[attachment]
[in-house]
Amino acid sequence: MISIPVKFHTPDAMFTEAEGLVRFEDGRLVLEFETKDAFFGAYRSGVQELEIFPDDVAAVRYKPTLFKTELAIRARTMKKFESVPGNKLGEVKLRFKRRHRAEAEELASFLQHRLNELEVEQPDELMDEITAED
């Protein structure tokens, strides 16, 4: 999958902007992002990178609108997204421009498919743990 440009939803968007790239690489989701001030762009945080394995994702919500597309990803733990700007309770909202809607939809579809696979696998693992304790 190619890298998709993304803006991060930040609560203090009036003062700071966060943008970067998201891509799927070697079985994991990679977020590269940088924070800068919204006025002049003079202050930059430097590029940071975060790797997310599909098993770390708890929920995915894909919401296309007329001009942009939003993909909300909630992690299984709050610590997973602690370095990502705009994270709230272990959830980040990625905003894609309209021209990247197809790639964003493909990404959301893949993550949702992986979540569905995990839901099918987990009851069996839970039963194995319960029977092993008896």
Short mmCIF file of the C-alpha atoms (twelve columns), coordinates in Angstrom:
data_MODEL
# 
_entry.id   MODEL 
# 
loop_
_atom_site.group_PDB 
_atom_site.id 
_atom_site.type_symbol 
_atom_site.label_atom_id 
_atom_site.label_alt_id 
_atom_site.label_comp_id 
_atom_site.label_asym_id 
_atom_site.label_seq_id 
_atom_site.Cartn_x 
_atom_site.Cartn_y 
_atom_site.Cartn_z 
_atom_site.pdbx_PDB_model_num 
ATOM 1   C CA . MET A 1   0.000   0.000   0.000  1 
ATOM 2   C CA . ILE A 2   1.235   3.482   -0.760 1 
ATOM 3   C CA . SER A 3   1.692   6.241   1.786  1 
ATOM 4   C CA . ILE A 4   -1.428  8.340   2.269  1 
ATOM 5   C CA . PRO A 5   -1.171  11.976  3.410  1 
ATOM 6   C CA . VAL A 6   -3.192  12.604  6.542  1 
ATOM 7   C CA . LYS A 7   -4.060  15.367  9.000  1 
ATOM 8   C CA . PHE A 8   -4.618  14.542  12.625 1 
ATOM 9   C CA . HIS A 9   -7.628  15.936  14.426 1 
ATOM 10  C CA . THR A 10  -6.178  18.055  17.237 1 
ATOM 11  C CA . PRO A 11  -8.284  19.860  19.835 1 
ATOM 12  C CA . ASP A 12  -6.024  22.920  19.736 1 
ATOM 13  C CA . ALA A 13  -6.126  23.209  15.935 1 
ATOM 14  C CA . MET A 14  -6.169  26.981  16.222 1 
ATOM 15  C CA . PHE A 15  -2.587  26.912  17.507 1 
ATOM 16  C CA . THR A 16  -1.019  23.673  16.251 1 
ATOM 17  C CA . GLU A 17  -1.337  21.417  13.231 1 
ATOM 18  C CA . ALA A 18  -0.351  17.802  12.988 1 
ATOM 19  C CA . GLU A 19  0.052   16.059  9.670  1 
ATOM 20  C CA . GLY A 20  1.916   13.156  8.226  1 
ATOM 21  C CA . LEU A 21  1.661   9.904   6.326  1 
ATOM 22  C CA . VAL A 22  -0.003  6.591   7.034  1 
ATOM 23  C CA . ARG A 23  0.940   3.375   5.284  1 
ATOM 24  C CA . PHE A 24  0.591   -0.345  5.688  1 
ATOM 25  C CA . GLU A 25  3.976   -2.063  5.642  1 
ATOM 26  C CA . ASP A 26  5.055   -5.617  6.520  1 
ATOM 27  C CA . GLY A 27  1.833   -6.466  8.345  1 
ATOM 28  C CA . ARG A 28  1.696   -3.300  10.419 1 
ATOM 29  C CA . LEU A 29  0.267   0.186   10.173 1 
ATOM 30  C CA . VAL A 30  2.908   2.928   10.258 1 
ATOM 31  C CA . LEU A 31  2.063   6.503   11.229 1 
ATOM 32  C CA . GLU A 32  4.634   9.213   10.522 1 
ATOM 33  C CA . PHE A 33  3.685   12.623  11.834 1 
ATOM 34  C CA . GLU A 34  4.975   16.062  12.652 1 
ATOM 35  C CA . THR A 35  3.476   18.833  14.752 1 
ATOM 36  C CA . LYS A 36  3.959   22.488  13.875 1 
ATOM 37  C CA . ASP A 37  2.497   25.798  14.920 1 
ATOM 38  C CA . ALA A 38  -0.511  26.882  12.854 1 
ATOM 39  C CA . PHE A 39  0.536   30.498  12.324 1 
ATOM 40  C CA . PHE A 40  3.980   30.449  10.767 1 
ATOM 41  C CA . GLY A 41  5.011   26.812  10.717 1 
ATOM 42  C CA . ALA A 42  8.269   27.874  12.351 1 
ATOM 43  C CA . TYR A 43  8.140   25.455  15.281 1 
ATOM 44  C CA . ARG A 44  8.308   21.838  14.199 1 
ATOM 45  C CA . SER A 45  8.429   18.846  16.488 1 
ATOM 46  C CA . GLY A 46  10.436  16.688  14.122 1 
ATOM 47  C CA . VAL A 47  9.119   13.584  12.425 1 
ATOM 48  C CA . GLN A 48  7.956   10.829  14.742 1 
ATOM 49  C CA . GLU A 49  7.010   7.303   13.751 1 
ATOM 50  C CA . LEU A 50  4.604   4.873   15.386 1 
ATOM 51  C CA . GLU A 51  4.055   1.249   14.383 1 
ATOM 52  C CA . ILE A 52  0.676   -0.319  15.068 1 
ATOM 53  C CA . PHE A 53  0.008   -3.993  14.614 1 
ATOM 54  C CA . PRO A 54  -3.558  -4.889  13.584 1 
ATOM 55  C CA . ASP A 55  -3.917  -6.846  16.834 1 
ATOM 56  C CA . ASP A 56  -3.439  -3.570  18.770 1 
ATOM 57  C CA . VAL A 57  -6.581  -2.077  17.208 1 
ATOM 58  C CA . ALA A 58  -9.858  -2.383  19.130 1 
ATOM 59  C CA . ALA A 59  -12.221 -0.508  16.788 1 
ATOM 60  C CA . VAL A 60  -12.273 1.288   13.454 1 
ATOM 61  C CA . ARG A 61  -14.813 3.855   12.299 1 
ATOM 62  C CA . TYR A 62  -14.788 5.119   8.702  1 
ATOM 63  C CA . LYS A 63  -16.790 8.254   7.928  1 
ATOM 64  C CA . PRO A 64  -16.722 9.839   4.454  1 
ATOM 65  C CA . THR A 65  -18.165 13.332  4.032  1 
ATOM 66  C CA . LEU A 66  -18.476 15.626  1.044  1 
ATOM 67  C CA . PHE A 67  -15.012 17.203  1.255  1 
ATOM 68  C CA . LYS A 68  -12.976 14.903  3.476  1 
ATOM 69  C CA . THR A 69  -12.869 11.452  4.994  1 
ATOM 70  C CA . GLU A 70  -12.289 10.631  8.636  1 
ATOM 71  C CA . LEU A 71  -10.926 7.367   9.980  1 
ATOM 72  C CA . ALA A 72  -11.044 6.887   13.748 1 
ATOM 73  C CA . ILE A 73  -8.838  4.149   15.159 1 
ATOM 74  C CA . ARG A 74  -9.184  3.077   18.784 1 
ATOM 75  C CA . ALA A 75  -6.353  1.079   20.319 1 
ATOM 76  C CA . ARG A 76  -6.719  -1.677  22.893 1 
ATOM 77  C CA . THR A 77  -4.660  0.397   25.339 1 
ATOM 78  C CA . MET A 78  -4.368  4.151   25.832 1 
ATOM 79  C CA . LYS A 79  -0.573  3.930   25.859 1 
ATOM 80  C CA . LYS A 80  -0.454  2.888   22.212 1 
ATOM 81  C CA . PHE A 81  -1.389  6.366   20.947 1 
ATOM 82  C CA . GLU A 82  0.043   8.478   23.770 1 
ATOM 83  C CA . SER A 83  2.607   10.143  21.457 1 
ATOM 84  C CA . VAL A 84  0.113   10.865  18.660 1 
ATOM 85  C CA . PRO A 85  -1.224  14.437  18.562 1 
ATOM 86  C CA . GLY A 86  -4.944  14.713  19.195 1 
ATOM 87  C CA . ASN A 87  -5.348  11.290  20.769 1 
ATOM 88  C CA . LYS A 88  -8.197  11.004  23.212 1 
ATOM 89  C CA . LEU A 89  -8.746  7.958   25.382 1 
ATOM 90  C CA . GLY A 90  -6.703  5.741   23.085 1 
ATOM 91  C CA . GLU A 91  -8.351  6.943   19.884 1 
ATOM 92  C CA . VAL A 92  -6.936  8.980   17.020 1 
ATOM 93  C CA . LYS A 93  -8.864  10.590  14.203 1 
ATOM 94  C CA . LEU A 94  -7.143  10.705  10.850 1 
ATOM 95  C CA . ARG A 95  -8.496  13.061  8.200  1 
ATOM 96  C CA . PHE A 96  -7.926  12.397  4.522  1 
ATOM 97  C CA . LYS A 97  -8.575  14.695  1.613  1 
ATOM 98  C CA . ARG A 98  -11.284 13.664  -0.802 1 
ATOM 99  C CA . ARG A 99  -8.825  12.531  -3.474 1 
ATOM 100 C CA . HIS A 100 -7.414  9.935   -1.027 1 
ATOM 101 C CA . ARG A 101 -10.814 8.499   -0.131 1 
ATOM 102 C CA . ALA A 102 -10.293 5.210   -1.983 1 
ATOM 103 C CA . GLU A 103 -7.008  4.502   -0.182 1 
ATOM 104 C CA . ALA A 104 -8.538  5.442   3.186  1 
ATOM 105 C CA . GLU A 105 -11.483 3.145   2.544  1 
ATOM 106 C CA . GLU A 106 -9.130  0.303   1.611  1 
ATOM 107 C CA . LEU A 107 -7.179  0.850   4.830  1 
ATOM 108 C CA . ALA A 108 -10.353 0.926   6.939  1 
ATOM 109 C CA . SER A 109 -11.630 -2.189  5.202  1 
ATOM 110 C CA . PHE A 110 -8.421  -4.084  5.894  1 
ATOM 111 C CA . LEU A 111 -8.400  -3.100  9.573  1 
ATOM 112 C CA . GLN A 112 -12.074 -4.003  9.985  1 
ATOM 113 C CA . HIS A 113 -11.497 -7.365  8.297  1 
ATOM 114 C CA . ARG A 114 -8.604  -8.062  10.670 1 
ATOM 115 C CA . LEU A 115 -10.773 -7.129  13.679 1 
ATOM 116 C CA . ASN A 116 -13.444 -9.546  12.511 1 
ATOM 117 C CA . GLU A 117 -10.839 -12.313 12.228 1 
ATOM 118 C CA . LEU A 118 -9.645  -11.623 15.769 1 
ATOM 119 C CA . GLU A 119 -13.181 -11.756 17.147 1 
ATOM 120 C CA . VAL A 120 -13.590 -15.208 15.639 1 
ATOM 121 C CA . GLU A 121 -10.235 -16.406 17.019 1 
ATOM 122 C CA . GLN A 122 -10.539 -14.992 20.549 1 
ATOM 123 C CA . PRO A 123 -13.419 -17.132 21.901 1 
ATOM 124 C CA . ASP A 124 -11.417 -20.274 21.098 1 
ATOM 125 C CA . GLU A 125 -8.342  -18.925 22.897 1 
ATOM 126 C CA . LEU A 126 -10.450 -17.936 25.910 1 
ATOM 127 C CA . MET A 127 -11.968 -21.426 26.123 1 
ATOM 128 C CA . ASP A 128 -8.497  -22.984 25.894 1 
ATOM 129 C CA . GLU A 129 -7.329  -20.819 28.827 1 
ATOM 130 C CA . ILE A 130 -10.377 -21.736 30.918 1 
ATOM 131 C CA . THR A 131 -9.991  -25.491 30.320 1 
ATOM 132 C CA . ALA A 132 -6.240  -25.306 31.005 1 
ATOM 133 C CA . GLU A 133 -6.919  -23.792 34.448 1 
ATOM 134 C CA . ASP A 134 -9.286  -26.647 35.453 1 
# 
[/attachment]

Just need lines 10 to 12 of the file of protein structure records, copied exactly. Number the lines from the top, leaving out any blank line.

_atom_site.group_PDB 
_atom_site.id 
_atom_site.type_symbol 